Making Successful Pie Pastry

An experienced cook tosses together a batch of pastry quickly and easily and in­variably turns out well-shaped pies with tender, crisp and somewhat flaky crusts. Some of the tricks that may help the nov­ice in successful pastry making follow:

Choice of Ingredients
Use all-purpose flour, not cake flour. Lard and hydrogenated vegetable shortenings are better than butter or margarine because they yield a tenderer product. Cold or ice water aids in producing flakiness.

Choice of Utensils
A food processor makes pie pastry in seconds, although purists say the crust is not as flaky as when made by hand. If doing it by hand, a pastry blender is an efficient tool for chopping in fat, but 2 knives will produce the same results. If the fingers are used, the heat from the hand softens the fat ex­cessively and it is apt to be rubbed into the flour so thoroughly that the pastry is lack­ing in flakiness. Perhaps a fork is the best utensil for mixing as the water is added. Glass pie plates give a darker-colored crust than aluminum.

Amount of Water to Use
Fat particles coated with flour must be bound together with water, and for lightness there must be enough water present to form steam. The amount of water needed varies with the dryness of the flour. Use only enough water to dampen all the dough. Excess water toughens the crust and too little water makes it crumbly.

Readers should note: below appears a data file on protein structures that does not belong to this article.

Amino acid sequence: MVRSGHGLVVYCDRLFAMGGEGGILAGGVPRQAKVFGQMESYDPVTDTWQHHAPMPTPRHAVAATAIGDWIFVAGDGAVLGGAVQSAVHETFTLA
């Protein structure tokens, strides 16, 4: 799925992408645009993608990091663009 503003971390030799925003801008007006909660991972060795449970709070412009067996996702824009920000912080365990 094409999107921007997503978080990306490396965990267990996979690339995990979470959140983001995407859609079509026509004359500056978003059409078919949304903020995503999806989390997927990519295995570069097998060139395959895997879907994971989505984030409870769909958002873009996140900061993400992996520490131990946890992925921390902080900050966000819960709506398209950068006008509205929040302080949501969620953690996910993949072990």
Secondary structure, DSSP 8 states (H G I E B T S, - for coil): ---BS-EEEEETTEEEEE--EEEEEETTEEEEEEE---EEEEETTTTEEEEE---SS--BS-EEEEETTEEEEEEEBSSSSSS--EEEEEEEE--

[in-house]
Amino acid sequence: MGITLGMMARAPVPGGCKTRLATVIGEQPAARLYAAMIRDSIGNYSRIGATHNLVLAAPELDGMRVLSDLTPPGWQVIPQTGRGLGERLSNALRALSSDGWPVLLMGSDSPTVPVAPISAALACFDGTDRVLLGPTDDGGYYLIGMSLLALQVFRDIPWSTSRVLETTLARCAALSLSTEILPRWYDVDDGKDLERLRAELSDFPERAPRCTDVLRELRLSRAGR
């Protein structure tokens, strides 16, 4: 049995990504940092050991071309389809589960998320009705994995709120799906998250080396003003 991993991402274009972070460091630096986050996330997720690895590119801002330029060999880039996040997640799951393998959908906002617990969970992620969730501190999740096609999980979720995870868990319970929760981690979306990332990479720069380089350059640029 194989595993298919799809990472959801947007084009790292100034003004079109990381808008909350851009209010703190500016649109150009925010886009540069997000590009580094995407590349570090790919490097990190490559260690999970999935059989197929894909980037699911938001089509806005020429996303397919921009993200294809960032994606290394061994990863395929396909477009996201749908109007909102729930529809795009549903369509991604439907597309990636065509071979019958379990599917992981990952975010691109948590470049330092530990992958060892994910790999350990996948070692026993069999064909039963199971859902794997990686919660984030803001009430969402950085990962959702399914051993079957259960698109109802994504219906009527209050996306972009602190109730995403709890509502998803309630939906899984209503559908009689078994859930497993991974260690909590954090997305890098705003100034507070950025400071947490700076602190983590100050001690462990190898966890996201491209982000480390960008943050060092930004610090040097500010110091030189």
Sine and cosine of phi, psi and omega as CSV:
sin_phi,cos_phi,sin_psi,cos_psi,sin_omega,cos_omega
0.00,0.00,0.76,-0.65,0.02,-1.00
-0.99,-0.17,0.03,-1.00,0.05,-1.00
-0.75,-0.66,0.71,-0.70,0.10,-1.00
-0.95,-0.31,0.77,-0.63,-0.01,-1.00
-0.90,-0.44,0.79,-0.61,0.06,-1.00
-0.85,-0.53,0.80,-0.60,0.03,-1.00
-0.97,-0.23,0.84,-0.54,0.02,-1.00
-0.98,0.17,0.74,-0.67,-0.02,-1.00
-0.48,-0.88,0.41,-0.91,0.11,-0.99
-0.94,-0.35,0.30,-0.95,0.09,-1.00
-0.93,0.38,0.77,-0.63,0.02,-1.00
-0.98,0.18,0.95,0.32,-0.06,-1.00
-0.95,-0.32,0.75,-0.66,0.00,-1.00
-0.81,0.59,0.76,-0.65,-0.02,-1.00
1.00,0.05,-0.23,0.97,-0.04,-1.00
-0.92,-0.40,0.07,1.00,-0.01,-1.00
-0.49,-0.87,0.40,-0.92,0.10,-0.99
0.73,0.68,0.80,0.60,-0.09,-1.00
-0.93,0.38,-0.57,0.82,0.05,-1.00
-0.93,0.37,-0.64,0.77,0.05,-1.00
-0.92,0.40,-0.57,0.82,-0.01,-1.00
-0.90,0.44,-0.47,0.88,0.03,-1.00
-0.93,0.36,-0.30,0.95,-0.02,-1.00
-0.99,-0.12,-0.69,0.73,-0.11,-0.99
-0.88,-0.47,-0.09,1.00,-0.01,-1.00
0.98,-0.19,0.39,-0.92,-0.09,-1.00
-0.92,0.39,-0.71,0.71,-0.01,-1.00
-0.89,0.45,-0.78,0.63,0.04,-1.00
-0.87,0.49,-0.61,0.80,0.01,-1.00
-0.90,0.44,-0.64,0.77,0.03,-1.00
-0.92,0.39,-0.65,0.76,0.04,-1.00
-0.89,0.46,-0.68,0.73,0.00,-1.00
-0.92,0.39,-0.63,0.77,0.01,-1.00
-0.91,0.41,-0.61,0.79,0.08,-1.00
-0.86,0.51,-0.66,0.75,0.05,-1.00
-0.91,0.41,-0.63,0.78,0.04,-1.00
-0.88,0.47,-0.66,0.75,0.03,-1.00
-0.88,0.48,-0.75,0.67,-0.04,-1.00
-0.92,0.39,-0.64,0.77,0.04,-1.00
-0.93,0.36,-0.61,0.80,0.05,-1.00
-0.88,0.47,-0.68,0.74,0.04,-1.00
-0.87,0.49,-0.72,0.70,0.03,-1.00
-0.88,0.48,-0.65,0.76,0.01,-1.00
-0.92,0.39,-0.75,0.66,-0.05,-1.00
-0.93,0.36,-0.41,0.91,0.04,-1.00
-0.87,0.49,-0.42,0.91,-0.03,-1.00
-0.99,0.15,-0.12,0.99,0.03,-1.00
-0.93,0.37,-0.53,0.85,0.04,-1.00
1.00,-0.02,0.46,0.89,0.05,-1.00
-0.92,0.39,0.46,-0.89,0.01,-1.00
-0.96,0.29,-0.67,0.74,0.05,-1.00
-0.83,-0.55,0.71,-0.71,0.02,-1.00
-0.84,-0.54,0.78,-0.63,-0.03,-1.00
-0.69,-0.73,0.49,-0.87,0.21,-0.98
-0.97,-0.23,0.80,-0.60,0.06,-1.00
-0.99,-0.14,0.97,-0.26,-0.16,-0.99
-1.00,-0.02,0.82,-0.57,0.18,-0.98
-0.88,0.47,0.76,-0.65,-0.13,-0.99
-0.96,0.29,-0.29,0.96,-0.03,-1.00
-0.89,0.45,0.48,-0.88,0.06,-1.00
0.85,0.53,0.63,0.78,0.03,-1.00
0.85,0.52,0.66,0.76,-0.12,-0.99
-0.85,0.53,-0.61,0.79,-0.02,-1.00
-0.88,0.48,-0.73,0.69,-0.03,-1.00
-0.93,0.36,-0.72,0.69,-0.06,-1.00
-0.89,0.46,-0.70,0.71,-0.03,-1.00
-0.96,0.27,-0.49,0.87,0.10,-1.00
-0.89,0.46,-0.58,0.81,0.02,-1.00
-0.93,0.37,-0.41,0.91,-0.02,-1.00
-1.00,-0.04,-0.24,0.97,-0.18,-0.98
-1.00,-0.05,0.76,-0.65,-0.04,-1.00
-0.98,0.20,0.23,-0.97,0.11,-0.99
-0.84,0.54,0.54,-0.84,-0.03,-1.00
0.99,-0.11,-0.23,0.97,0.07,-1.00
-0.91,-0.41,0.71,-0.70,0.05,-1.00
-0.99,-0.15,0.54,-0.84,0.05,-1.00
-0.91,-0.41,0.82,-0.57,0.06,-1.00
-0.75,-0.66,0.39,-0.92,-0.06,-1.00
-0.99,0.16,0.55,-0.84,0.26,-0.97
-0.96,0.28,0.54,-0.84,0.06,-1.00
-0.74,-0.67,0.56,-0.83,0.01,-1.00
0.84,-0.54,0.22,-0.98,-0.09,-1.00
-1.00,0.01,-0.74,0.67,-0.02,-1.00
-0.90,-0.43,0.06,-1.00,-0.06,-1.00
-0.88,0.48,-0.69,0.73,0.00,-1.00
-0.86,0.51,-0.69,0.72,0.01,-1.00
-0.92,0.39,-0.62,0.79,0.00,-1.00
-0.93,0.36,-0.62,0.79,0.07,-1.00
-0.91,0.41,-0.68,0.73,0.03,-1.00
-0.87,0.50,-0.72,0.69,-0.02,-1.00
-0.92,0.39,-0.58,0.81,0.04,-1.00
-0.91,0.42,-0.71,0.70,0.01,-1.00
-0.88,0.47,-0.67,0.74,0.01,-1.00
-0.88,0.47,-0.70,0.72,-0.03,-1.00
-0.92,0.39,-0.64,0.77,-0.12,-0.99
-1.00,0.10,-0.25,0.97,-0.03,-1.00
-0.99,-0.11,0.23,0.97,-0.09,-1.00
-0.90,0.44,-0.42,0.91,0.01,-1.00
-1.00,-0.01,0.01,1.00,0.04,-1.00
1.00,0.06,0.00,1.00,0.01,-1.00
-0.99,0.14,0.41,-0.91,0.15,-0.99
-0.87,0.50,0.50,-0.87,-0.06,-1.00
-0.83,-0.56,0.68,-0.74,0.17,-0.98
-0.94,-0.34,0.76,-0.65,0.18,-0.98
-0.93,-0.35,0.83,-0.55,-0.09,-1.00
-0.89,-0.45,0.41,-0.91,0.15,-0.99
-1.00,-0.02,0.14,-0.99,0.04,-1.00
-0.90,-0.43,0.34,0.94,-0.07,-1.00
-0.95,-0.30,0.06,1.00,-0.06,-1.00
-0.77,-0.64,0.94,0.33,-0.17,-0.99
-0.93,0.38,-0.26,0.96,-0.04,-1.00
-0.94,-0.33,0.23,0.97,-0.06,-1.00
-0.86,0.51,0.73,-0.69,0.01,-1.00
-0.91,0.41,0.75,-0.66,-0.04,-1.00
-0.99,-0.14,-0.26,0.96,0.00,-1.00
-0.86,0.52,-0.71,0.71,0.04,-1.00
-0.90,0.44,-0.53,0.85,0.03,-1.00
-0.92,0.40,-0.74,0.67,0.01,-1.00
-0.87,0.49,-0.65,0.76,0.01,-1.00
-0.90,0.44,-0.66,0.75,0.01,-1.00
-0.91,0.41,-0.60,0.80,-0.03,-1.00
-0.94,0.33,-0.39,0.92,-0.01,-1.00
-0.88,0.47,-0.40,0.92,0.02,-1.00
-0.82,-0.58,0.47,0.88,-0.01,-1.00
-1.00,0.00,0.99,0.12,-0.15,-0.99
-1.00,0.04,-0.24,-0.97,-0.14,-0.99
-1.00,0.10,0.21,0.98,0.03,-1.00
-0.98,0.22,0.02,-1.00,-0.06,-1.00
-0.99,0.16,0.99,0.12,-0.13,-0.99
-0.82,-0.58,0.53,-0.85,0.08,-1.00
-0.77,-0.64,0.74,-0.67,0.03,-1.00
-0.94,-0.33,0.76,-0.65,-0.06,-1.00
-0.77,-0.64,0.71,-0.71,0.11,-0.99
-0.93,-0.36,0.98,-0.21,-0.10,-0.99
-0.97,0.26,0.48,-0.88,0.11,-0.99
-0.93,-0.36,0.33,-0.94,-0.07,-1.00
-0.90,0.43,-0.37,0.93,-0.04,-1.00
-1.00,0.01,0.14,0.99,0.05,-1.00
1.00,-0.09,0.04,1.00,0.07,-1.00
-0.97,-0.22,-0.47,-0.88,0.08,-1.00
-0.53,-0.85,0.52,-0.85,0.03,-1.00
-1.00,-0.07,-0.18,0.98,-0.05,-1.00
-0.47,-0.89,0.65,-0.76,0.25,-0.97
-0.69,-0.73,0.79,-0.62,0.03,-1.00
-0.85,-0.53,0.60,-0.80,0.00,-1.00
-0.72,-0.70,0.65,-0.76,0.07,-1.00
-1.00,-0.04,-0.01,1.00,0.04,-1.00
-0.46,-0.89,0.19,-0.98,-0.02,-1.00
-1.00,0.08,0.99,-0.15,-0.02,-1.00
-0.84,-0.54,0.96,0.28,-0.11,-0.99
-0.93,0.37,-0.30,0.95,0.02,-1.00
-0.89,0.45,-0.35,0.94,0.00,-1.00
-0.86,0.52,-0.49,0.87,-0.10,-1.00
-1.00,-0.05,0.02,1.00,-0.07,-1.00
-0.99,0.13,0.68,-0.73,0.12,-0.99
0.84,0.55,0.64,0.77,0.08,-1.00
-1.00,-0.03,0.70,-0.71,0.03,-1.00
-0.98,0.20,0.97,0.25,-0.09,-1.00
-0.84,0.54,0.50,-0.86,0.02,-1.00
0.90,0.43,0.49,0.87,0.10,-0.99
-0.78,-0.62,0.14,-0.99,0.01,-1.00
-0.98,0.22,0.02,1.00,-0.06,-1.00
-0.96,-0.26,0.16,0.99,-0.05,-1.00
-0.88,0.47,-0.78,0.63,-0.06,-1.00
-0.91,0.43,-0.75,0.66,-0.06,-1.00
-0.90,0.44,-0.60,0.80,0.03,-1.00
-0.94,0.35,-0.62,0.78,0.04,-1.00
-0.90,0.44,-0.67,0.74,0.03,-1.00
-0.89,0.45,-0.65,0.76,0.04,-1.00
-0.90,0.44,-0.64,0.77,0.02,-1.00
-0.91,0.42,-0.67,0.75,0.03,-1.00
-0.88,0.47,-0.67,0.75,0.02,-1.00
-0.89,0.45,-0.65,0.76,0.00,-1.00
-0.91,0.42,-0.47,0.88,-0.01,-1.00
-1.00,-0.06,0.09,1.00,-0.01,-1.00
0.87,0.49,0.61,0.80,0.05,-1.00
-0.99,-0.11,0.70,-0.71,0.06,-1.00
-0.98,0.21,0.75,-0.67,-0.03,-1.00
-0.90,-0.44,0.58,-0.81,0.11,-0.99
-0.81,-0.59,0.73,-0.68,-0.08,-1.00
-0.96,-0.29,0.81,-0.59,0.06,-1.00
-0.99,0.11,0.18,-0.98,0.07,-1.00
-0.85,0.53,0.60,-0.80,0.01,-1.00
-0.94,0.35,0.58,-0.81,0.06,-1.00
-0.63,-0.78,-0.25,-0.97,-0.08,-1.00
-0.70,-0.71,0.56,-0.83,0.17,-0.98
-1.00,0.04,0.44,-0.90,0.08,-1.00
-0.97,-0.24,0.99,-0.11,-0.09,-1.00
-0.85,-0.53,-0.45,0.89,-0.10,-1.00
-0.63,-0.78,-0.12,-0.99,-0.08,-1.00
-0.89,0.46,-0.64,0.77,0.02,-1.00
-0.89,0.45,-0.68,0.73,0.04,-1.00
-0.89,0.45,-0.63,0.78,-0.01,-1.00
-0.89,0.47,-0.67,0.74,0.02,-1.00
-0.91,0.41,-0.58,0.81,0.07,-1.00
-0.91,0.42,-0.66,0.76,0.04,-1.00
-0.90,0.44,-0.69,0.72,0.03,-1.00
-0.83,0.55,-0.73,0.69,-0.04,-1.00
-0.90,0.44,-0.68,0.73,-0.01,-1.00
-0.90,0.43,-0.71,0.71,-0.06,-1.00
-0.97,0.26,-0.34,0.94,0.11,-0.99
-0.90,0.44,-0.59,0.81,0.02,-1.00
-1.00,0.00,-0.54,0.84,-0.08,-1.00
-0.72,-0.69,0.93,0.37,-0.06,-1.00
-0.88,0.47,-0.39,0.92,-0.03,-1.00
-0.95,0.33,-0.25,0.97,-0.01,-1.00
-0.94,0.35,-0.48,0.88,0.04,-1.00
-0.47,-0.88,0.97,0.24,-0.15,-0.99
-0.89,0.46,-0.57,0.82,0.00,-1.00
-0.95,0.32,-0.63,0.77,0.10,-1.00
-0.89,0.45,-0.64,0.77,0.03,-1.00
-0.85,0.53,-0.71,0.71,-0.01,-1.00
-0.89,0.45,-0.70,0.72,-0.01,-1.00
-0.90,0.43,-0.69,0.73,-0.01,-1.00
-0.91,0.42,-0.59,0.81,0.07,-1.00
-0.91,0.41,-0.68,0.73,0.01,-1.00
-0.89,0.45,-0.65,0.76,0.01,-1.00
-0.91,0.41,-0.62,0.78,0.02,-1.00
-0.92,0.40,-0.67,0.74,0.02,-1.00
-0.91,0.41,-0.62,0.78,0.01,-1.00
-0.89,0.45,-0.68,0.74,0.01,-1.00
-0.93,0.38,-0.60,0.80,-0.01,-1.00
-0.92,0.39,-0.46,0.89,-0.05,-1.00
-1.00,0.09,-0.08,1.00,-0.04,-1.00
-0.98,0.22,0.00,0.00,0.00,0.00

Rolling the Dough
Pat the dough all over with a rolling pin so the particles will stick together and roll without cracking. To prevent kneading and toughening the pastry, roll it from center out toward the edge. A cloth-covered and well-floured board and rolling pin prevent sticking.

Fitting the Dough in the Plate
For a well-shaped pie, fit the dough into the plate without stretching. When pressing it to the plate do so by working from the rim toward the center, lifting the pastry at the edge if necessary to give extra fullness in­side the plate. To prevent bulging of pas­try, press out all air spaces between dough and the plate.

To Prevent Soaking of the Bottom Crust
Brush the dough with lightly beaten egg white or with shortening be­fore adding the filling. Bake on the lower rack of a hot oven at least 10 minutes; for the whole time if the filling permits.

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